Last June, 18-year-old Kelsey Smith was forcibly abducted from the public parking lot of an Overland Park, Kansas, Target store.
Creating safe schools is the responsibility of the entire community where a school or school system resides. Yet, the day-today operation is primarily the responsibility of the teachers, administrators and security or law enforcement officers at the school. But, before the first student walks the halls, an architect creates the design of the school and what will be the subsequent relationships between people and their buildings. The success or failure of that school is predisposed to the quality of design and the limitations of budget.
The basic crime prevention through environmental design (CPTED) premise is that through the effective use and design and management of the built environment, there can be a reduction in the opportunity and fear of crime, and result in the improvement in the quality of life. If we can build effective spaces using CPTED in the next generation of schools, we will substantially reduce the opportunity and fear of crime in them.
There is a connection between the design and management of schools and the relationship to crime.
Schools must address the conflicting goals of being an accessible facility to its students and faculty, yet be secured and controlled environments. The design of elementary schools through college campuses needs to address the functional integration of CPTED and security features to control access onto the site and in the buildings, reduce vandalism, document activity on the property, control movement in areas of the building that are restricted and provide communication between faculty and administration and emergency assistance.
Safe and Secure School Principles involve five key areas, and each area should include security layering planning practices:
Observation of vehicular traffic: Adequate observation of vehicular traffic is as important as observation of pedestrians. Administrative spaces should have clear lines of sight to entry roads and parking lots. Anyone entering a school area should never go undetected, and any vulnerable entry should be secured.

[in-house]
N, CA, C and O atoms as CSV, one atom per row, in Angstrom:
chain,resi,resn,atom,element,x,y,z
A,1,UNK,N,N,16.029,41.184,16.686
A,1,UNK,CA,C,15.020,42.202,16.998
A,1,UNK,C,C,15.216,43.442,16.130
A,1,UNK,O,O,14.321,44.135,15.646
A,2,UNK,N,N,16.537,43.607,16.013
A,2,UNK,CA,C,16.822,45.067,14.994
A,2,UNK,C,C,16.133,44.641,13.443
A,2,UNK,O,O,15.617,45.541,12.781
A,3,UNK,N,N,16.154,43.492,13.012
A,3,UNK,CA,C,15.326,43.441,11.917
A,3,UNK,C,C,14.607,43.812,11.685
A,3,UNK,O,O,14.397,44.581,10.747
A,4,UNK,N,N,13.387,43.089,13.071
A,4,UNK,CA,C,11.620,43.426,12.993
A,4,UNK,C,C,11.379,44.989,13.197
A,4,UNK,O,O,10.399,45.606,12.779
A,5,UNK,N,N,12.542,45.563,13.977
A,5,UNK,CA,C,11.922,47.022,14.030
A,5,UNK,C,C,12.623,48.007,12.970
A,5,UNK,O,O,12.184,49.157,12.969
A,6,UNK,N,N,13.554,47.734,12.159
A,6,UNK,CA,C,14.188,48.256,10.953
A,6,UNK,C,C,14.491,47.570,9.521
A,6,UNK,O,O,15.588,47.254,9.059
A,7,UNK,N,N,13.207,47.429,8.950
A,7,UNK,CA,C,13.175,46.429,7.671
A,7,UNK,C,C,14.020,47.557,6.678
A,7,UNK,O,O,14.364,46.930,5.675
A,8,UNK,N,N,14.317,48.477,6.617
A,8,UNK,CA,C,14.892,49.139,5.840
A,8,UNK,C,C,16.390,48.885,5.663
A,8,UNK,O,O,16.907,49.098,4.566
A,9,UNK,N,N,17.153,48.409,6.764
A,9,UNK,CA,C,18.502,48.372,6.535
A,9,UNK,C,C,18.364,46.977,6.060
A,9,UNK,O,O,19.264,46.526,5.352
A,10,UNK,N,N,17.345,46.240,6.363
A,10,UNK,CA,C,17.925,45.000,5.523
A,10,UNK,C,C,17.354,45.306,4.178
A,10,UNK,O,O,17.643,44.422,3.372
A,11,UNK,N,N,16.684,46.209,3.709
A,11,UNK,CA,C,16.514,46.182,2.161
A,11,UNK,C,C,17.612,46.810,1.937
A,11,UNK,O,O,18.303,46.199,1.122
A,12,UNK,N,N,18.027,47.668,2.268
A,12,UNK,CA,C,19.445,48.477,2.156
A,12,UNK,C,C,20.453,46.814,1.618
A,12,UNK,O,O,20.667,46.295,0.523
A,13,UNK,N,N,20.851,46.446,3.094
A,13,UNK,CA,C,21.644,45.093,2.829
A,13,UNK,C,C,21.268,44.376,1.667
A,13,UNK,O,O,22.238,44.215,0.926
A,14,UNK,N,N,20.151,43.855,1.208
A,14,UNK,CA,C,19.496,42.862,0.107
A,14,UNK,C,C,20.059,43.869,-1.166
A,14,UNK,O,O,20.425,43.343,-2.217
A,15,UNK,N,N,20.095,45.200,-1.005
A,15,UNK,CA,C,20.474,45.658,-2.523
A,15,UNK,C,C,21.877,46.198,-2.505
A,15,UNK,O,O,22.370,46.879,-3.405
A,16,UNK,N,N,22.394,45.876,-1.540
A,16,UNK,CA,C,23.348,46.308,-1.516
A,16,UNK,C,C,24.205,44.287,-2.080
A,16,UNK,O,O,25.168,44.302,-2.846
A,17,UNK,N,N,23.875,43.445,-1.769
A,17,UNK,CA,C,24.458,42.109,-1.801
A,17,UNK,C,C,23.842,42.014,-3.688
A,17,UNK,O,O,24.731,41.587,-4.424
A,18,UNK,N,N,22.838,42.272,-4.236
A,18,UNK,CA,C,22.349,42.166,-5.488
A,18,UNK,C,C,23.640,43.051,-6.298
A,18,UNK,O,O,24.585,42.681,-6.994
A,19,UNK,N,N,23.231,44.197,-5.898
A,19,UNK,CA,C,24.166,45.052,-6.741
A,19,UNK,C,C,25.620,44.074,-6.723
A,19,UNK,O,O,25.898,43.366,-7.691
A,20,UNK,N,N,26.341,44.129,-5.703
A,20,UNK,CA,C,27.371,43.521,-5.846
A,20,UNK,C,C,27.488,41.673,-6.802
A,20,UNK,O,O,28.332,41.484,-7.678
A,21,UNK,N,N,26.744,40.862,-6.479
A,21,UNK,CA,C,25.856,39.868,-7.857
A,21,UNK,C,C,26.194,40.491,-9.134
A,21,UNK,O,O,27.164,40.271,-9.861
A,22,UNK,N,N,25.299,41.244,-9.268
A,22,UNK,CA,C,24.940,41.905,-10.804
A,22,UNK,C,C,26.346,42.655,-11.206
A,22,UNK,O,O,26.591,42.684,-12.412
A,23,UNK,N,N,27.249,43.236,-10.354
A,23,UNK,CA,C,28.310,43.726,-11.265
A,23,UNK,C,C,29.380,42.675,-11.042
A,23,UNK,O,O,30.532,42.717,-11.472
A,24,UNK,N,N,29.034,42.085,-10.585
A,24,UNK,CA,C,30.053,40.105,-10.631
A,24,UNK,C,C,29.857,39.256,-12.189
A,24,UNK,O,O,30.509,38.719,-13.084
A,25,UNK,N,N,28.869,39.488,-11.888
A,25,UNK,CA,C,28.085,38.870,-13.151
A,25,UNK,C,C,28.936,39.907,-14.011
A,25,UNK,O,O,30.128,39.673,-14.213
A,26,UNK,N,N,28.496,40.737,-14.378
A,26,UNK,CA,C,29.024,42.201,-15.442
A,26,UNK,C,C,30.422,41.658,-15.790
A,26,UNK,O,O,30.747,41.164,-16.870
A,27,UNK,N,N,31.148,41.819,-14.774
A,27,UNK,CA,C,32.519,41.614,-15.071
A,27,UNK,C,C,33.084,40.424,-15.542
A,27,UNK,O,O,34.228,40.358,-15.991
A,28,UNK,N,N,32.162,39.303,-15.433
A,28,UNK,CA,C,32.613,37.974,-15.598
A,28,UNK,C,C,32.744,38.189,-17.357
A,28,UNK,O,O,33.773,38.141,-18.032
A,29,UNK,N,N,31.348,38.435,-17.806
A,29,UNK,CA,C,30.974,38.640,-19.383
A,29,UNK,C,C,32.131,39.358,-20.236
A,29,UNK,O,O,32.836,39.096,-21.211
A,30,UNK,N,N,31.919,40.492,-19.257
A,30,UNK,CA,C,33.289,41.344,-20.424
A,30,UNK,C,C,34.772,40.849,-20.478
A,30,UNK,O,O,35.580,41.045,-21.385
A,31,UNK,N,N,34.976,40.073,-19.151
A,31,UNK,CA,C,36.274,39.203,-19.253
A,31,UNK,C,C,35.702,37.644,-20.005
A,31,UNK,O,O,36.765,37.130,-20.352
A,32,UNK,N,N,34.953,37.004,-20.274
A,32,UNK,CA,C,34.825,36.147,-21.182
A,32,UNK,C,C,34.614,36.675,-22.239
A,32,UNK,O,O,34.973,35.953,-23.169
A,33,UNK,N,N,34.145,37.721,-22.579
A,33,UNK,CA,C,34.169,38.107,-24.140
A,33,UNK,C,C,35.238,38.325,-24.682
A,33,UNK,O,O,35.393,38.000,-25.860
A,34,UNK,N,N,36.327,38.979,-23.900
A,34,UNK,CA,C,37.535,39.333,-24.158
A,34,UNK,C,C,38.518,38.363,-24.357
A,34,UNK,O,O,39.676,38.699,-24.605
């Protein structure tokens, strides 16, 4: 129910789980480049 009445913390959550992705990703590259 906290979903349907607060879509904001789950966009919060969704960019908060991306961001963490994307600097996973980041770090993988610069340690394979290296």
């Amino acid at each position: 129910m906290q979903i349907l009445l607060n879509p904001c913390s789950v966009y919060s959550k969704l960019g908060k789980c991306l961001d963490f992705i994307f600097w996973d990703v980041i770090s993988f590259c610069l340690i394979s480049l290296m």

Observation of recreation areas: The school recreation resources serve a needed function for the students during school hours when activities are supervised; however, many schools do not have their ball fields fenced, the basketball courts screened and equipment protected. After hours, the school's recreational spaces and equipment become invitations for neighborhood kids to use without supervision. While this might seem desirable, the premises liability of the school is wide open if someone is hurt or assaulted.
Surveillance points: Providing surveillance points can increase safety. Providing views to potential problem areas from publicly used spaces, such as a common-use stairwell, ensures that many people will be observing at any given time. Designers must be sure that the surveillance advantage goes to legitimate users of the space, not the possible perpetrators. If cameras are to be used, they would be used typically to monitor parking lots, main entrances, playground areas, courtyards, loading docks and special equipment areas such as computers labs.
Landscaping and plantings should be carefully placed and considered so that they do not pose maintenance problems for upkeep and trimming, and provide blind spots for hiding, placing of contraband or ambush.
Exterior circulation: Exterior circulation paths are as important as interior paths. Paths should be large enough to accommodate large numbers of students, yet comply with the American's With Disabilities Act of 1990. Students should be prevented from using exterior paths as informal gathering places. Bicycle racks should be placed in a high-visibility area.
Covered circulation ways must be designed with care. Blind spots and entrapment points must be minimized. Potential "door in the face" incidents must be eliminated. Covered corridors should be designed so access to the upper floors of a structure is not possible.
Signage and notice: Signage should announce intended and prohibited uses. Signage should be clear, reasonably sized and placed in a way that is easily viewed. Signage must also be mounted correctly, not just taped on.
Randall Atlas, Ph.D., AIA, CPP, is a registered architect, NCARB certified, and he practices criminal justice architecture and environmental security design. Atlas is a certified protection professional (CPP) with the American Society of Industrial Security (ASIS), and is an appointed member of the ASIS Security Architecture and Engineering Committee.
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At schools, campuses, sporting events, and retail facilities, those thoughts ring out day after day. We have watched with horror the increasingly more frequent news of violence at establishments we once thought "safe" from wanton violence. One has to just scan the news to see that no place is immune from any type of random act that injures or kills innocent civilians, be it a movie theater, retail mall, sporting event, school, or church. In this column, let's take a look at a few basic elements.
The "form follows function" tenet of 20th century architecture holds that the specific functional requirements of a building should determine design criteria.